How to leverage the content beyond the sustainability report

Once the sustainability report has been created and approved, it’s time to really communicate about the report (content). This is a key step that is sometimes overlooked. Unless you created the sustainability report only for compliance reasons (or to prop up your computer screen), involve your communications teams and channels to proudly share your results and your report.

Go back to your reason why for creating a sustainability report in the first place. Who are the key people you want to reach? Will they read a full report, or do you need to create bite size portions or a summary to engage them? Can you create short social media items to share report highlights and/or draw people to the report? That also makes it easier for your employees to share stories they are personally proud of.

And just like the full report content, this is a perfect opportunity to look forward and share your ambitions, rather than only looking back. And strive for balance, sharing what went well and what you’ve learned from things that didn’t go so well.

Last but not least, you took months to create the report, so make sure you create a nice drumbeat to share parts of the sustainability report with key stakeholders in the weeks (or even months) after its release.

“To create awareness for the sustainability strategy, we launched the report with an event at our headquarters,” says Cecile Theunissen, Sustainability Manager at Appèl Catering. “To reach our restaurant teams, we also launched a series of short posts on our internal online platform. This generated many positive reactions, questions and ideas!” Yvette Moll, Communications Director at retailer Action shares: “For most employees and consumers the English full Update2019 is quite a tough read. So we created summary pages in our local languages to share the key results with these important stakeholders.”

Once the report content has been communicated, it’s time to evaluate and celebrate. Start by collecting reactions from readers and key people in the organization. What do they like about the sustainability report? And where do they see room for improvement?

Then get the core team together to reflect on the reporting journey. What went well? What did we learn from the things that did not go as well as we expected? How can we make the process easier next year? And to avoid the time crunch at the end of the process, when should we start the next reporting cycle? Assuming the core team is still on speaking terms at this point in time, don’t forget to go out and celebrate the teamwork and the resulting sustainability report!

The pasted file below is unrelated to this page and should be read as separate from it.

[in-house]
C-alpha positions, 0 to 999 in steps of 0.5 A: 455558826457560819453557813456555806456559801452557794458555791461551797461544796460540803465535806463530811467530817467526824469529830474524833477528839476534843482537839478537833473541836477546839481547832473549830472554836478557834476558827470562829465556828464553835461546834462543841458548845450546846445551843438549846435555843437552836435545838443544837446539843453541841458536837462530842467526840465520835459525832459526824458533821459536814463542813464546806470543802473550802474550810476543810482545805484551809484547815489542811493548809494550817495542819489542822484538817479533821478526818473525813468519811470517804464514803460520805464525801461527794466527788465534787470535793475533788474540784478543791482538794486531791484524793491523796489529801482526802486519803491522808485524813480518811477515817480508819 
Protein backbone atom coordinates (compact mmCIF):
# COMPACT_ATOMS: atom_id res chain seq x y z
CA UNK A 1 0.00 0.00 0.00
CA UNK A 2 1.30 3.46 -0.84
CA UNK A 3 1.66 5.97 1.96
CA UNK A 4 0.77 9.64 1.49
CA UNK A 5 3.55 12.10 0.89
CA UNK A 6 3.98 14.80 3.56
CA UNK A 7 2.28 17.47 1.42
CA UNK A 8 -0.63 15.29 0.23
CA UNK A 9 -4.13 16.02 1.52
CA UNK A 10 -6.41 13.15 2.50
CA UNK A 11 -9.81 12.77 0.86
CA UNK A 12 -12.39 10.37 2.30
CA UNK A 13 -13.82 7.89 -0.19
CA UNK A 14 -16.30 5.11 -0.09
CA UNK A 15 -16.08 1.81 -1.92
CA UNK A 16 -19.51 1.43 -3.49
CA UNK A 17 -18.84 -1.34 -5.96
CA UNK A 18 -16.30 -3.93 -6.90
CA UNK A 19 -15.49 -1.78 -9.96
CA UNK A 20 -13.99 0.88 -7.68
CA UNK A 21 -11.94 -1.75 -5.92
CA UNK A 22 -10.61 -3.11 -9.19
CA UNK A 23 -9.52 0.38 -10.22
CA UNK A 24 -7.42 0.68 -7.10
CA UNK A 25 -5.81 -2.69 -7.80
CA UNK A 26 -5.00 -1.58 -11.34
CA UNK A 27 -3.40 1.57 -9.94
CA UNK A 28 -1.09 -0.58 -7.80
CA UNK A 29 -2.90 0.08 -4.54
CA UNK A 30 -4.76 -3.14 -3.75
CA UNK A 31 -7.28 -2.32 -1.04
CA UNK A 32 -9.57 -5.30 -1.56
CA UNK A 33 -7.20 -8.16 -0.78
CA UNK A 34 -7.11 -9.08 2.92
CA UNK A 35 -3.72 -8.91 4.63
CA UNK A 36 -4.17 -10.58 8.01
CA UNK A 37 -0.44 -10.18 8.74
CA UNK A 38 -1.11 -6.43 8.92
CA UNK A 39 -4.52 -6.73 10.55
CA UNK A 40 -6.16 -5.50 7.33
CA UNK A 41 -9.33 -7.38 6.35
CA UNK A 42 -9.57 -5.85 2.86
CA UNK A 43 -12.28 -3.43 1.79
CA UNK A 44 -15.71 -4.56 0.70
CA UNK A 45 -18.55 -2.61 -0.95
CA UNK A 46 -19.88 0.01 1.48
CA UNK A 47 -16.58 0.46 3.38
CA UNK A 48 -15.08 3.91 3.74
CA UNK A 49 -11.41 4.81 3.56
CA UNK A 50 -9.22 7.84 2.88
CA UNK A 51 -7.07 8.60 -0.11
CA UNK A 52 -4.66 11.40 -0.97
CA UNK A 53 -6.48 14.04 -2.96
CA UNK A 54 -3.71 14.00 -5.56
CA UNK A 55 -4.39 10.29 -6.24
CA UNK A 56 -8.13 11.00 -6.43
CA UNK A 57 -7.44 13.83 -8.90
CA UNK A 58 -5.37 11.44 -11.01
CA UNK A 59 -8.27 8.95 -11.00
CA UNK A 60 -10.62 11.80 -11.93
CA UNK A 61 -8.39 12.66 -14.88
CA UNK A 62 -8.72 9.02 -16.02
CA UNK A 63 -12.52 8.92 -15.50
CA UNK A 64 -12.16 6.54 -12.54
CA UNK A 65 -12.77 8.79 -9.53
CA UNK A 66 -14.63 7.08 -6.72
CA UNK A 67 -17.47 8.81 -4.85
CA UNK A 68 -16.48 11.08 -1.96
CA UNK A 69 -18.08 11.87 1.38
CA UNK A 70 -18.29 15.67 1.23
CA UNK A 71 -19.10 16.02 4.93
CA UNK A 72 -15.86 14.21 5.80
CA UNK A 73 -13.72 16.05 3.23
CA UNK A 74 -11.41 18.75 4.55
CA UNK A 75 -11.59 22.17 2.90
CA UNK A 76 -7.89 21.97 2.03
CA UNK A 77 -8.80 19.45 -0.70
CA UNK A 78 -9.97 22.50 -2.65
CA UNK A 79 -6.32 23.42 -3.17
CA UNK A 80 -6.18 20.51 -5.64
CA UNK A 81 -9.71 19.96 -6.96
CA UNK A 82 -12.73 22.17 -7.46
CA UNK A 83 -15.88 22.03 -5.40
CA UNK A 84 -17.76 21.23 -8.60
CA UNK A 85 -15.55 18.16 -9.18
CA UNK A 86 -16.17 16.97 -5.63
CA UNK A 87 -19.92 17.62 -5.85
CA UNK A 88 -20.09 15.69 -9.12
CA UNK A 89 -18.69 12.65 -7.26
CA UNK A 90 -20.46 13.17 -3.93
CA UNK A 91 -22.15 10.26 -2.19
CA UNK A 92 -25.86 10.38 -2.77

“We delivered the 2019 sustainability report in a very condensed timeframe,” says Kelly Rijsdijk of Albert Heijn. “Next year we’ll start earlier and from the evaluation, we also have lots of ideas on how to reduce the reporting burden on key content owners.” Sabrina Simons , Serious Communications Manager at chocolate impact company Tony’s Chocolonely adds: “Every year we do a thorough evaluation of the reporting process. This really helps us raise the bar on the report and improve the process for the years to come.”

This is the final blog in this reporting series. Want more personalized guidance than our blogs provide? Consider joining our reporting webinar (2 Oct) or our reporting workshop (29 Oct) in Amsterdam. 

This blog is part of The Terrace’s series on Reporting for Positive Change. Sustainability reporting can be a vital process to support the sustainability strategy within in a company. Yet often, this isn’t the case. Companies report on positive change – rather than reporting for positive change. Every year we support many companies and other organizations on their sustainability reporting journey. In this blog series, we share key learnings – from across our reporting projects and clients.